XENIA — Despite some hiccups, Election Day operations in Greene County largely went well, according to Greene County Board of Elections Director Llyn McCoy. A poll worker shortage and the implementation of new voter check-in technology were two of the issues faced by election officials in the Nov. 3 general election.
McCoy said the county ended up being short by about 30-40 poll workers, but said enough were recruited so that Democrats and Republicans were at each polling location.
“We were still short, so we had some new folks there not entirely familiar with the procedures so we had some hiccups with those folks,” she said. “Given the poll worker shortage and the fact that we were implementing something new, we thought it went really, really well.”
For the first time Greene County voters were checked in using e-poll books – iPads running special software – which replaced the paper poll books that were used previously.
The county recently spent about $158,600 for the 115 e-poll books and software and will receive an 85 percent reimbursement from the state for the purchase.
“We were pleased with it,” McCoy said of the new technology. “It was a learning curve. Next year March will be smoother and then by the presidential election we’ll be old hat at it. We were impressed with the product. We really liked how it worked.”
McCoy had hoped prior to the election that the new technology would help reduce check-in times from 2.5 minutes down to 40 seconds. McCoy said that polling locations achieved that goal earlier in the day, but lost time as the polls got busier.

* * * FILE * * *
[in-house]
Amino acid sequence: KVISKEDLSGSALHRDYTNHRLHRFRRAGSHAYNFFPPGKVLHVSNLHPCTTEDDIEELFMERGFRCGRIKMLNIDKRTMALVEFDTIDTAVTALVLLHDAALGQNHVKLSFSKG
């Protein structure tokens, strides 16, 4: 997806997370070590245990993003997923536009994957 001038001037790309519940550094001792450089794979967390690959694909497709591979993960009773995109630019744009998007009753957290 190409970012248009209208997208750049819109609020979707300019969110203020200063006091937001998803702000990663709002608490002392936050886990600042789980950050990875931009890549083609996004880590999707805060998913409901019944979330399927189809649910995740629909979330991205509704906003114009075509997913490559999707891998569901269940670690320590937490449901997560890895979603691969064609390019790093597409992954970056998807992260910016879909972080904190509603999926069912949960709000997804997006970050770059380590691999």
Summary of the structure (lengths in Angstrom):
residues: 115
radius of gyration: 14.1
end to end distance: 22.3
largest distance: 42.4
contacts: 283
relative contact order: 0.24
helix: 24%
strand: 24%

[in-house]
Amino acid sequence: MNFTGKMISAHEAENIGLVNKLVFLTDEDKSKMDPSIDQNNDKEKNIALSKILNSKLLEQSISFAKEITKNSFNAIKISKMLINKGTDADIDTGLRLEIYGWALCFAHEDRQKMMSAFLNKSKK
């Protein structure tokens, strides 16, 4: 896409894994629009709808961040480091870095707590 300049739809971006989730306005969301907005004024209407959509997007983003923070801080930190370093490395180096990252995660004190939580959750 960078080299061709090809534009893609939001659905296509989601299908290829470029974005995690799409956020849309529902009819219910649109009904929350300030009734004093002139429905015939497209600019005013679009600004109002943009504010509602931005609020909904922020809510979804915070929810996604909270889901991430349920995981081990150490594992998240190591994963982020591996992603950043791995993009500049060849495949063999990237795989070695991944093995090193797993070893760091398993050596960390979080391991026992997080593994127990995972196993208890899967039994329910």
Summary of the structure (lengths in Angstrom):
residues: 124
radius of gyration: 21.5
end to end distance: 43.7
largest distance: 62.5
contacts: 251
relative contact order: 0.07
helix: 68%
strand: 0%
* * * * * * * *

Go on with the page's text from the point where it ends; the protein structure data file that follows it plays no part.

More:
“One thing that kept us from that 40-second turnout time is the fact that we were still dependent on our old technology as far as encoding a card for voters to take with them to the machine,” she said. “It was still a two-step process.”
According to McCoy, new technology planned for use in the March election should help to move check-in times toward the shortened waits.
Greene County had about a 46 percent voter turnout in the Nov. 3 election, which McCoy said was higher than the “low 30s” percentage typical of other off-year elections.
Approximately 800 provisional ballots from throughout the county will need to be validated before they are accepted. The results of the election will be certified by the Greene County Board of Elections Nov. 19.